Following came the grand pas de deux from Don Quixote, which was surprisingly performed unaltered, a masterful display of classical technique that’s difficult even for an accomplished ballerina. The wonderful thing about it was that the performers had great charisma, an area where ballerinas can be relatively quiet in eschewing brassiness, but the audience loved the showmanship, and when the dancer performing Kitri aced the fouettés in the coda, throwing in double pirouettes for good measure, there was a genuine roar of appreciation—no laughter, no sarcasm, just excited recognition of having seen something spectacular.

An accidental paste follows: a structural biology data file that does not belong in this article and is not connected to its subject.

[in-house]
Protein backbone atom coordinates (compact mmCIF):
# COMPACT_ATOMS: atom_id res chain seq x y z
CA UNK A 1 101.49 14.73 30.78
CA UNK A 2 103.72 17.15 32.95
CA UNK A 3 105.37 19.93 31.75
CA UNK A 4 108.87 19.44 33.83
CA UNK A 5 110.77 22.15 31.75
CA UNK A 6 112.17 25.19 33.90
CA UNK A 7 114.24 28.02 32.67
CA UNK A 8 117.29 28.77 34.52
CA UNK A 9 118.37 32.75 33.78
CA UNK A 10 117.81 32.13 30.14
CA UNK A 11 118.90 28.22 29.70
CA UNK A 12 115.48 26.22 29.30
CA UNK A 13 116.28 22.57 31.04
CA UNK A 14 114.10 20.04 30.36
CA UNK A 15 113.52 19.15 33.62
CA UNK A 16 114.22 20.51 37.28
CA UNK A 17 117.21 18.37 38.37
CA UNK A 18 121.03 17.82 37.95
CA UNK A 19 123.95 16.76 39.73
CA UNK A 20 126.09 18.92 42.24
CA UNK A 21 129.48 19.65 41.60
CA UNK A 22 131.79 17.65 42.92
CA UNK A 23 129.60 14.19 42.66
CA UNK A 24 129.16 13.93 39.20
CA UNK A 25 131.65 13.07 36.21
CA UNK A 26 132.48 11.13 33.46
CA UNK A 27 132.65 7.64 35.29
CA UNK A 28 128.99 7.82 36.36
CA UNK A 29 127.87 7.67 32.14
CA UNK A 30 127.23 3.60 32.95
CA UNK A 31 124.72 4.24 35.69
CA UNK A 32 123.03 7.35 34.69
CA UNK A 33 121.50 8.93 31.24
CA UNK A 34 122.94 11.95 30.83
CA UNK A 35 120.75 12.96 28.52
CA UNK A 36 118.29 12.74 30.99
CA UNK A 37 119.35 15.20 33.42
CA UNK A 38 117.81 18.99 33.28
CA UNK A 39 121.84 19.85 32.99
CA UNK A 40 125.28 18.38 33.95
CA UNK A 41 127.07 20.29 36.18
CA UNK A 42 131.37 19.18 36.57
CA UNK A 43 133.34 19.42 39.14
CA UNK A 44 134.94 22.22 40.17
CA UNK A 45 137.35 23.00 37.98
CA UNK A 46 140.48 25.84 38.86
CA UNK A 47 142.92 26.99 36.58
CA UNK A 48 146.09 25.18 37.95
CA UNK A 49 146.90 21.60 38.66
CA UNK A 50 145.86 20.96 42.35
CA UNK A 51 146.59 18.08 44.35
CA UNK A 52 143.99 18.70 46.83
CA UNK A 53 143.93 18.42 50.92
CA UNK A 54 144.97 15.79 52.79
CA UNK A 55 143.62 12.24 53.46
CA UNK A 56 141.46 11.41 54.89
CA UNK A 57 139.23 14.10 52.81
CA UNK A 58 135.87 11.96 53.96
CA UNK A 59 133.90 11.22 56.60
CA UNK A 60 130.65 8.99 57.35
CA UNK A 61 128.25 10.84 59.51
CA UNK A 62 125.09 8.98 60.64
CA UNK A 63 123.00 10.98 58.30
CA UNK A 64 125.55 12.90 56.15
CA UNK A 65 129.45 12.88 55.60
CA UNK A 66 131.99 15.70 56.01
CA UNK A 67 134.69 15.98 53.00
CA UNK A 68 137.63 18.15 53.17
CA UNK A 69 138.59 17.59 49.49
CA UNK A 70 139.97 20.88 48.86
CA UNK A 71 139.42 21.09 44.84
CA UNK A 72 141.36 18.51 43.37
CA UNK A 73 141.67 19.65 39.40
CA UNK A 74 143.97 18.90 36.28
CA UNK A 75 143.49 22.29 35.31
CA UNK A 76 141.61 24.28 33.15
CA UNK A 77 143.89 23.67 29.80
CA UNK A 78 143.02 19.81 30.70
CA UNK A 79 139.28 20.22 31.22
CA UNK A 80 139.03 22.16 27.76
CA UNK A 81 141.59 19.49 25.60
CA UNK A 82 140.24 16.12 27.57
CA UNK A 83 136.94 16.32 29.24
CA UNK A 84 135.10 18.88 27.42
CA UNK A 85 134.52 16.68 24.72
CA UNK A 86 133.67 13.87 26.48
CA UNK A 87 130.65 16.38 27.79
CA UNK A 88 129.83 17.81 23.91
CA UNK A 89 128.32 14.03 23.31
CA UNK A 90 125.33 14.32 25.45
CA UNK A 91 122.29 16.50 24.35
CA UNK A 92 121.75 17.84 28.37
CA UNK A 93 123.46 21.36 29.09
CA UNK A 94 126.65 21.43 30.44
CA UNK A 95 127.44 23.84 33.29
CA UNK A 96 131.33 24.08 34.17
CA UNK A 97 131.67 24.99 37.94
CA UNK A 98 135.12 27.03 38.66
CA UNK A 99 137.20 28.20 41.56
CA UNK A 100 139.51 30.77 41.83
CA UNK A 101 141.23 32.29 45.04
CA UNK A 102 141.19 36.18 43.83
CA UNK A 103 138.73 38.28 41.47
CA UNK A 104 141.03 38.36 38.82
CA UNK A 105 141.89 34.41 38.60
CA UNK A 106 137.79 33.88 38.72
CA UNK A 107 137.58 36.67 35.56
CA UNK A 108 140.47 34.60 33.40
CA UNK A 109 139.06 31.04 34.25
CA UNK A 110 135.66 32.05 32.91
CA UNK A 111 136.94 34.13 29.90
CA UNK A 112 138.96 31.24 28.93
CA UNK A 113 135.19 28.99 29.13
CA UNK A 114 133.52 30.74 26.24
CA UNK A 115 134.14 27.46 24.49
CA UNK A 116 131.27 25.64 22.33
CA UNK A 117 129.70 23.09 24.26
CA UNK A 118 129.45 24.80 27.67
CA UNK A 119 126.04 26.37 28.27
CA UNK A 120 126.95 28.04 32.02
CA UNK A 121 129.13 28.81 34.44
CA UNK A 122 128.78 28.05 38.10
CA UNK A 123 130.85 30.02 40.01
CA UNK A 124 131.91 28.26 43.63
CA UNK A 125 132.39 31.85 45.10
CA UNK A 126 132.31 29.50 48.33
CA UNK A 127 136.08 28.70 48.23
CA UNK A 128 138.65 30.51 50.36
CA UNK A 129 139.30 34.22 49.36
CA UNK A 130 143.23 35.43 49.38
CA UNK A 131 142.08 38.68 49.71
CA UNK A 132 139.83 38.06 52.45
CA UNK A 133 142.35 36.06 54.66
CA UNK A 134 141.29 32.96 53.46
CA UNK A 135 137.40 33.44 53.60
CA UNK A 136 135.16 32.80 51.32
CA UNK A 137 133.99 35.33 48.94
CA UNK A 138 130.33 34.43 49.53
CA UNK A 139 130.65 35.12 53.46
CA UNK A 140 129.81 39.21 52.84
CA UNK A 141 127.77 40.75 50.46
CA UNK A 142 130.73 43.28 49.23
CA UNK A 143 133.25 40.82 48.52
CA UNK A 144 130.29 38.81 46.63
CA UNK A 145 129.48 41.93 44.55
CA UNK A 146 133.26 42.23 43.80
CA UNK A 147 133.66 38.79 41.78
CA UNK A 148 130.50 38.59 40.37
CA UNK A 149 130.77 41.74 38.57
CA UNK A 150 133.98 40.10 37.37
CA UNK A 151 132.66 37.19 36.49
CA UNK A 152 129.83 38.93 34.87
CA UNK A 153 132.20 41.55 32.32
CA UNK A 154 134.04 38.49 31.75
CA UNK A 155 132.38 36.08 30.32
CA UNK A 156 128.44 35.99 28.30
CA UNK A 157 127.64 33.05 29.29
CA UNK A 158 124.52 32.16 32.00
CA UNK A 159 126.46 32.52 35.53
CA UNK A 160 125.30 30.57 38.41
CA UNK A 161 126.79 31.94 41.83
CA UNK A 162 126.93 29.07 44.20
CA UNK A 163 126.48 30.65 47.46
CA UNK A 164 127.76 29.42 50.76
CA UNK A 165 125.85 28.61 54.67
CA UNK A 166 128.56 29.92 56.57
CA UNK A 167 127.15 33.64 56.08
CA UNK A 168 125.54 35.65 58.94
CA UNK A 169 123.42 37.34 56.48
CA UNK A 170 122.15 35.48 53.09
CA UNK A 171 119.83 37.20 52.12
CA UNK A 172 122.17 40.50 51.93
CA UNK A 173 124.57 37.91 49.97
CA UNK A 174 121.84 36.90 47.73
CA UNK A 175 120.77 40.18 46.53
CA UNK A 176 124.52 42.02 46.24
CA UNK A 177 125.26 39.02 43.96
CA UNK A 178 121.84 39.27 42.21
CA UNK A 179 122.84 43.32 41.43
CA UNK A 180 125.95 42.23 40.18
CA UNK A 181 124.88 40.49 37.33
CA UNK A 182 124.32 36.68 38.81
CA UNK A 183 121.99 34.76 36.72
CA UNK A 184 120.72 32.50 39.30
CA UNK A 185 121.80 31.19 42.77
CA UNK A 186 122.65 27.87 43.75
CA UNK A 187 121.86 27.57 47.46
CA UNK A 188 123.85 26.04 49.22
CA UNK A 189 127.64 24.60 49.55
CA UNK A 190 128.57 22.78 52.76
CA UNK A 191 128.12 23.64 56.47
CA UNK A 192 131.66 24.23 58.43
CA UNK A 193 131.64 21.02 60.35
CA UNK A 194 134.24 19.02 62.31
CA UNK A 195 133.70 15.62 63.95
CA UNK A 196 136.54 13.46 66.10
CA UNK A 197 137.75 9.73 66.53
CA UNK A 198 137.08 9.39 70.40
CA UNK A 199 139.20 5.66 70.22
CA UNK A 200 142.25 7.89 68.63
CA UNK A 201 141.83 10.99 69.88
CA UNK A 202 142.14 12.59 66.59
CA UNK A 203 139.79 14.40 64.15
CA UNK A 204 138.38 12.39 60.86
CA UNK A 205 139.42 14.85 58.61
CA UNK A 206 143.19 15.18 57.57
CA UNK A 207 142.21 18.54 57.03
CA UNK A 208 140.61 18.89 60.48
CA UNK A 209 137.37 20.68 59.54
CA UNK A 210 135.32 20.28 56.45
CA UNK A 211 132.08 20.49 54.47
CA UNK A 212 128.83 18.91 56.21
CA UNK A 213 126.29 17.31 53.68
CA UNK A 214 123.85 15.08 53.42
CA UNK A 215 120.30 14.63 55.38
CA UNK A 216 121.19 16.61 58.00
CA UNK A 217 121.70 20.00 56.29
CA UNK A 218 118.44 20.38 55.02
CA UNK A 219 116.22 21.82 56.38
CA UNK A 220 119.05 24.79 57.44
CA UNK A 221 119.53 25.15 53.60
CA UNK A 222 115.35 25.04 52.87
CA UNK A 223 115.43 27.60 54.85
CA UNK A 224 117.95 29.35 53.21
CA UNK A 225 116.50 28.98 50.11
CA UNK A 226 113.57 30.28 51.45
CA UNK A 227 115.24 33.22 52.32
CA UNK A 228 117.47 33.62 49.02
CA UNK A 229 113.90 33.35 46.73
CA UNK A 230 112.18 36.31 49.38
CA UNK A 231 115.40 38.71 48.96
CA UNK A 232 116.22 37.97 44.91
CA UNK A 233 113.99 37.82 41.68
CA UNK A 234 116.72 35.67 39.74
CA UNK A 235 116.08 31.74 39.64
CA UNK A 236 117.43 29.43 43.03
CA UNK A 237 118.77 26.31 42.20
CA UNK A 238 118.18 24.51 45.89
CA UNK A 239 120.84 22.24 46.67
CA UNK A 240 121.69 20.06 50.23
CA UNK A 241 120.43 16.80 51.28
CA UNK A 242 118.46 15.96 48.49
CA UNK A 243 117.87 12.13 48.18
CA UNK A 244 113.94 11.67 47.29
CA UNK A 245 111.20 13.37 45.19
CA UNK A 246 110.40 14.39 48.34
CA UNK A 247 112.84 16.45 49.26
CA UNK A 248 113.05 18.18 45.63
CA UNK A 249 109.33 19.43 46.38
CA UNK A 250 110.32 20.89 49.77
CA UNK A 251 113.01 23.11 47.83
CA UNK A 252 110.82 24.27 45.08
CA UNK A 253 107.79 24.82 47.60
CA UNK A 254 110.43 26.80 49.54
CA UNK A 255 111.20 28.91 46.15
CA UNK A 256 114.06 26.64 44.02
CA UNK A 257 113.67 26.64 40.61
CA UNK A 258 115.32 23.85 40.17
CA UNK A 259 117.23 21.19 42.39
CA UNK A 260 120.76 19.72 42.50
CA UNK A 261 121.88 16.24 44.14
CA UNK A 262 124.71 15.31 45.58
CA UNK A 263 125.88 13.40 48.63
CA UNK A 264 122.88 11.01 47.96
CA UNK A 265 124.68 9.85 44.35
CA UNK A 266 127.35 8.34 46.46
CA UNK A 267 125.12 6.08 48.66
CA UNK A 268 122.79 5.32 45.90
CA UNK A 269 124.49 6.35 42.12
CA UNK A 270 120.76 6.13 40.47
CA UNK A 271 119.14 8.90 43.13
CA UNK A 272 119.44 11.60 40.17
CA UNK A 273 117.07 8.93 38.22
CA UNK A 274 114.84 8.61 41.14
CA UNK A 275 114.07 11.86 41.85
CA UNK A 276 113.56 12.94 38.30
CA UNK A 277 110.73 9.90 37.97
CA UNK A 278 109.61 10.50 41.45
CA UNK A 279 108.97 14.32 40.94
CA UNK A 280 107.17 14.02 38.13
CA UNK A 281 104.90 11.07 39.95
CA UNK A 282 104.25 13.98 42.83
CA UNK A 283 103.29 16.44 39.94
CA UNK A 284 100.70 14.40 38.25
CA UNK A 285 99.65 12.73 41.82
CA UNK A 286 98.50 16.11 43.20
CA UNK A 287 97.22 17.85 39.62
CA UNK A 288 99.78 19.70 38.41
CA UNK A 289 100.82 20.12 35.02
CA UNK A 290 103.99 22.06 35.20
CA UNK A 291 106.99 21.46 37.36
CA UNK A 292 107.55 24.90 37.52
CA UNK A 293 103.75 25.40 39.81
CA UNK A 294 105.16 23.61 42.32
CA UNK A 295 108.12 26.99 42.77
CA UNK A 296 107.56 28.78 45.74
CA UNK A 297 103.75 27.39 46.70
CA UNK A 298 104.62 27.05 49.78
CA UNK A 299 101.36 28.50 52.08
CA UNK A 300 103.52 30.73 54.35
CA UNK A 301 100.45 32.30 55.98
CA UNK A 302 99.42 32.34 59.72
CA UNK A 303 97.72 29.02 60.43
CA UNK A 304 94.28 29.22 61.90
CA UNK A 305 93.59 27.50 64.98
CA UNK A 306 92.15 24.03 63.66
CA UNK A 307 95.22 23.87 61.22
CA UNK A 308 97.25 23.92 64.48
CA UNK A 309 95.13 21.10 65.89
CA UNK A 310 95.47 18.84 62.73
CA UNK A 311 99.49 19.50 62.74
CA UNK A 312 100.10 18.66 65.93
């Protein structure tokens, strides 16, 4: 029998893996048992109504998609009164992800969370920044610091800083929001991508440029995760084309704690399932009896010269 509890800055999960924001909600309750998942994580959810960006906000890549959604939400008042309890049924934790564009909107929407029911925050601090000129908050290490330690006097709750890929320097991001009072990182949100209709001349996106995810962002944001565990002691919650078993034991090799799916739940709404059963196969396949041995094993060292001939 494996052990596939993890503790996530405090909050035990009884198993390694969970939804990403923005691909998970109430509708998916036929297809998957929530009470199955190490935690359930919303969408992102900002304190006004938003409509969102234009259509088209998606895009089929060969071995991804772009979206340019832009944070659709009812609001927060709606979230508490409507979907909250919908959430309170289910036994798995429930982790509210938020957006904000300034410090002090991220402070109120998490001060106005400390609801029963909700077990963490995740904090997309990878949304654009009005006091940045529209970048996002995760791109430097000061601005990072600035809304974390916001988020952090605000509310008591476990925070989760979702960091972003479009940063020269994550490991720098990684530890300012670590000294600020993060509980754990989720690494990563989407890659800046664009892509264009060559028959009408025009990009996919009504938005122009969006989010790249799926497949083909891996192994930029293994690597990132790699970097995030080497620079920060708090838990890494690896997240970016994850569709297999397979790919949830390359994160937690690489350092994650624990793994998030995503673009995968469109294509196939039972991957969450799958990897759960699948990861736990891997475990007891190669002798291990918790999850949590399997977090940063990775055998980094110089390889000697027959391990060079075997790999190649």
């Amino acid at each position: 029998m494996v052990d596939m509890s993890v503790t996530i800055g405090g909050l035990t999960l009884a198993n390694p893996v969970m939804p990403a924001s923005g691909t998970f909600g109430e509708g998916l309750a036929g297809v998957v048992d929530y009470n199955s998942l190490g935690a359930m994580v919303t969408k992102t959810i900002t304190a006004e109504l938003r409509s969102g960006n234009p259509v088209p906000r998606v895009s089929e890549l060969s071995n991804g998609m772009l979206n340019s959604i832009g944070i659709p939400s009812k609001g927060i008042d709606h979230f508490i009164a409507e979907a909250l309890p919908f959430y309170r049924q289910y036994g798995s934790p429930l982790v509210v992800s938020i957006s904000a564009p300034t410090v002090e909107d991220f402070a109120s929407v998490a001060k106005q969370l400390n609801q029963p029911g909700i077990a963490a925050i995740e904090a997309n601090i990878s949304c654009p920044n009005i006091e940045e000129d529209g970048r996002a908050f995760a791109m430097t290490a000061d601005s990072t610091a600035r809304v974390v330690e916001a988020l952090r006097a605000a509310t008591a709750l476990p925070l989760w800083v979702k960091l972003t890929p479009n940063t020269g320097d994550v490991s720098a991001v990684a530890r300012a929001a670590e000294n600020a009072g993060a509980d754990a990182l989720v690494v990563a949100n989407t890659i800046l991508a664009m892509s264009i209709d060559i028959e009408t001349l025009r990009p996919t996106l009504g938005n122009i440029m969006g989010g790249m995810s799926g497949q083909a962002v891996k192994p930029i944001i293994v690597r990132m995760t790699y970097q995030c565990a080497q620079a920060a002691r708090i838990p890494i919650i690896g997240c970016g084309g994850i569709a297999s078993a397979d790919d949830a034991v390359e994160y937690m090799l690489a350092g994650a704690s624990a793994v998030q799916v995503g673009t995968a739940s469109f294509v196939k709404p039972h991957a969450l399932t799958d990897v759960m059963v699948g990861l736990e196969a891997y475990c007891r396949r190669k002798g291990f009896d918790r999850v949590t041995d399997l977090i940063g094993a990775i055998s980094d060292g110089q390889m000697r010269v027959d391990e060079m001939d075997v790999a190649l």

Go for Barocco, an original piece by the Trocks, is the ultimate Balanchine pastiche. I had seen Go for Barocco on film before, but having just seen Concerto Barocco for the first time this year, I was amazed by how spot on the Trocks version was. Many of the same steps were used to great effect—the Balanchine patterns where dancers link arms and weave in and out of each other, the hops en pointe, the piqué arabesques—choreographer Peter Anastos certainly knew his source material. It’s often underestimated how difficult great comedy is, and easily forgotten how much intelligence it requires to pull it off. Not all imitations are created equal, but not only did Anastos succeed in creating a challenging work that entertained audiences, but the twists he put on it makes it even funnier the more you know about Concerto Barocco. And yet, an audience member who knows nothing about ballet can still find a reason to laugh, especially when in a somber duet, diva attitudes emerge from the ballerinas trying to establish supremacy, by virtue of stacking their hands upon one another, alternating to see who could finish on top at the end of the music.